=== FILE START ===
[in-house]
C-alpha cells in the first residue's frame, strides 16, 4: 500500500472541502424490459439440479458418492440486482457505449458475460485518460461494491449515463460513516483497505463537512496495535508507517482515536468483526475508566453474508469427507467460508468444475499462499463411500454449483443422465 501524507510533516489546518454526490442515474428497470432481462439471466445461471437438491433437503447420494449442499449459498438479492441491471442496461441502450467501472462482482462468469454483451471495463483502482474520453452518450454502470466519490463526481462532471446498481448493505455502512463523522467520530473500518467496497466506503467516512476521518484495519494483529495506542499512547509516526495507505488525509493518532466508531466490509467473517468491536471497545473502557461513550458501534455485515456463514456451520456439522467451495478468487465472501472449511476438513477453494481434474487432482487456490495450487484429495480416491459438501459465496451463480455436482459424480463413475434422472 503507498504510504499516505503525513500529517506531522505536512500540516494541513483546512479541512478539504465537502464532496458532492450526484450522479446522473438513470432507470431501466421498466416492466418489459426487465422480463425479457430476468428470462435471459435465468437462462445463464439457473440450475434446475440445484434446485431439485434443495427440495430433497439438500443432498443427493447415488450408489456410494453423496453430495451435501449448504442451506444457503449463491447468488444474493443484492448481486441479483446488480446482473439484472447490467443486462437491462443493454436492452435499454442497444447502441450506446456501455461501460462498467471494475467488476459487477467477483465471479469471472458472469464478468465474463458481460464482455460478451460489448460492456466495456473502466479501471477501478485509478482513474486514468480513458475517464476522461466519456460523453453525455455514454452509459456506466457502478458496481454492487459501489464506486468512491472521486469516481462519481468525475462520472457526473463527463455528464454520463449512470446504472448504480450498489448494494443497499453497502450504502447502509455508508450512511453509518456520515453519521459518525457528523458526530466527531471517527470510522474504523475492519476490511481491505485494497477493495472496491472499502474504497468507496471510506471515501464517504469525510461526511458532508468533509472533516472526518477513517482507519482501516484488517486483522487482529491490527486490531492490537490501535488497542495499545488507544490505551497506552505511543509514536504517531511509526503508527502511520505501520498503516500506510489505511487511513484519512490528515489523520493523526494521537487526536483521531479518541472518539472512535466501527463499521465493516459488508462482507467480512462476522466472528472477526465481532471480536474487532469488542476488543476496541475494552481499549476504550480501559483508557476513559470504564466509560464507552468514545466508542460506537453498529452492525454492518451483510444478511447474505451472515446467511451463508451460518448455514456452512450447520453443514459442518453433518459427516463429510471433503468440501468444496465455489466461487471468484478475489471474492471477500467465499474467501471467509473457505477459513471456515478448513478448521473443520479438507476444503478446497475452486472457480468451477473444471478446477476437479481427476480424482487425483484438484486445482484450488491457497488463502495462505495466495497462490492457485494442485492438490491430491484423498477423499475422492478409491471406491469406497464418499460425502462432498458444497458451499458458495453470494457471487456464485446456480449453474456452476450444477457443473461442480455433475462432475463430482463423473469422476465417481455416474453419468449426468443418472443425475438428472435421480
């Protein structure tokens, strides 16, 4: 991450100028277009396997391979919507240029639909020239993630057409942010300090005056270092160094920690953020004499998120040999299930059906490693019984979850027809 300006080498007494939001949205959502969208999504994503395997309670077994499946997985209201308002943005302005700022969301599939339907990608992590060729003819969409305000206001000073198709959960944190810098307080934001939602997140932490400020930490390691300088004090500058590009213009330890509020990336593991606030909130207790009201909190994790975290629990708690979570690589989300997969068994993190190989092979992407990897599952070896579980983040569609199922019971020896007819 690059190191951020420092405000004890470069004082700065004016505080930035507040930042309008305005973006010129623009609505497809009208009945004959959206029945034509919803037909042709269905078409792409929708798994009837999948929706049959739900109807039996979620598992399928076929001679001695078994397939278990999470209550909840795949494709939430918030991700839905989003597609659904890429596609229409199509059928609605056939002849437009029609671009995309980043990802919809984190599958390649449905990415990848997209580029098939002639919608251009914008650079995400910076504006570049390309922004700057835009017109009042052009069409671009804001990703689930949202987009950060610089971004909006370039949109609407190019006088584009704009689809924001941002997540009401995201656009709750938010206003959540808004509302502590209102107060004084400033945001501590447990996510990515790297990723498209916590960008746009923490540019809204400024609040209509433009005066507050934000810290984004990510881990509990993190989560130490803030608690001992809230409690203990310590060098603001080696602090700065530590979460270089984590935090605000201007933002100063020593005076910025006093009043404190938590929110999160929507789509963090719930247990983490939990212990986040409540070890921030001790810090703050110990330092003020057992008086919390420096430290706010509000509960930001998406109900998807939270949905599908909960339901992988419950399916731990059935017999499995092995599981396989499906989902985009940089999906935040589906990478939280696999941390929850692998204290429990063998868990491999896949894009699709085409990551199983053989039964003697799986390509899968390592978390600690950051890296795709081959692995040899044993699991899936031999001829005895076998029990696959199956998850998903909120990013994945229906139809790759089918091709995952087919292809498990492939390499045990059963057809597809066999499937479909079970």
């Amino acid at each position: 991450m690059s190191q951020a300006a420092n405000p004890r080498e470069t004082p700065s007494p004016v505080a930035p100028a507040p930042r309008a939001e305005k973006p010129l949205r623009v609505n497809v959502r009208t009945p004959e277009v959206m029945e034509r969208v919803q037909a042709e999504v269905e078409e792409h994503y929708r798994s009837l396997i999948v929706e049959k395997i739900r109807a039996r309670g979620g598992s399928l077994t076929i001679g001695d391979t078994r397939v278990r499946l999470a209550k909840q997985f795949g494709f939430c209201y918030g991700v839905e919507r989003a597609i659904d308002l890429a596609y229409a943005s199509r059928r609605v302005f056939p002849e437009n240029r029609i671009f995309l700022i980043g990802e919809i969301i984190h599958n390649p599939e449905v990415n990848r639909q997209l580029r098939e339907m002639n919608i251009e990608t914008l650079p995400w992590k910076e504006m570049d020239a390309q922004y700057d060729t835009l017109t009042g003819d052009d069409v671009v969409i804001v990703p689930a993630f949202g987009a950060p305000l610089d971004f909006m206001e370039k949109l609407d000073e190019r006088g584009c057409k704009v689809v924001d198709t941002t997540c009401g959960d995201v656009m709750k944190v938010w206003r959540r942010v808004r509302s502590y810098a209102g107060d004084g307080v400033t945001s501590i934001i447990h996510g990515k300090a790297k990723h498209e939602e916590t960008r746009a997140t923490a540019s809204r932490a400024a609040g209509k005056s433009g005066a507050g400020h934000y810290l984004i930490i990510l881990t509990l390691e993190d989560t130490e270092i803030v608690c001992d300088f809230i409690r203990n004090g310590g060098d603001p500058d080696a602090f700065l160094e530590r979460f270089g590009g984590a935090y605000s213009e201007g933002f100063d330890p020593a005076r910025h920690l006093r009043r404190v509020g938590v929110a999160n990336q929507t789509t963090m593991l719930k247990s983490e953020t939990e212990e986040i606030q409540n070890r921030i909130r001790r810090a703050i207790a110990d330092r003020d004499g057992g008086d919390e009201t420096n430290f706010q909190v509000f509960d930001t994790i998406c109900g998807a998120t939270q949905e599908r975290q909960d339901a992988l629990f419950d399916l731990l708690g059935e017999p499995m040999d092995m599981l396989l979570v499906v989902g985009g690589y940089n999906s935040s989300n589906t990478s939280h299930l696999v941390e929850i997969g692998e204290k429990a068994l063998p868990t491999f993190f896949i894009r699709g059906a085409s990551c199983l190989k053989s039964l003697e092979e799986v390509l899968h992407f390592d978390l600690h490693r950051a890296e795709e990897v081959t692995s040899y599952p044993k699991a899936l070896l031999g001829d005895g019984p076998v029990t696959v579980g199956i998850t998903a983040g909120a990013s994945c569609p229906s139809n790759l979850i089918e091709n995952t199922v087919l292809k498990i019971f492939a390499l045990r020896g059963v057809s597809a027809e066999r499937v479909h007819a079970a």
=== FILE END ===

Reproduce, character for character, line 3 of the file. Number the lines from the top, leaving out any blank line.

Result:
């Protein structure tokens, strides 16, 4: 991450100028277009396997391979919507240029639909020239993630057409942010300090005056270092160094920690953020004499998120040999299930059906490693019984979850027809 300006080498007494939001949205959502969208999504994503395997309670077994499946997985209201308002943005302005700022969301599939339907990608992590060729003819969409305000206001000073198709959960944190810098307080934001939602997140932490400020930490390691300088004090500058590009213009330890509020990336593991606030909130207790009201909190994790975290629990708690979570690589989300997969068994993190190989092979992407990897599952070896579980983040569609199922019971020896007819 690059190191951020420092405000004890470069004082700065004016505080930035507040930042309008305005973006010129623009609505497809009208009945004959959206029945034509919803037909042709269905078409792409929708798994009837999948929706049959739900109807039996979620598992399928076929001679001695078994397939278990999470209550909840795949494709939430918030991700839905989003597609659904890429596609229409199509059928609605056939002849437009029609671009995309980043990802919809984190599958390649449905990415990848997209580029098939002639919608251009914008650079995400910076504006570049390309922004700057835009017109009042052009069409671009804001990703689930949202987009950060610089971004909006370039949109609407190019006088584009704009689809924001941002997540009401995201656009709750938010206003959540808004509302502590209102107060004084400033945001501590447990996510990515790297990723498209916590960008746009923490540019809204400024609040209509433009005066507050934000810290984004990510881990509990993190989560130490803030608690001992809230409690203990310590060098603001080696602090700065530590979460270089984590935090605000201007933002100063020593005076910025006093009043404190938590929110999160929507789509963090719930247990983490939990212990986040409540070890921030001790810090703050110990330092003020057992008086919390420096430290706010509000509960930001998406109900998807939270949905599908909960339901992988419950399916731990059935017999499995092995599981396989499906989902985009940089999906935040589906990478939280696999941390929850692998204290429990063998868990491999896949894009699709085409990551199983053989039964003697799986390509899968390592978390600690950051890296795709081959692995040899044993699991899936031999001829005895076998029990696959199956998850998903909120990013994945229906139809790759089918091709995952087919292809498990492939390499045990059963057809597809066999499937479909079970």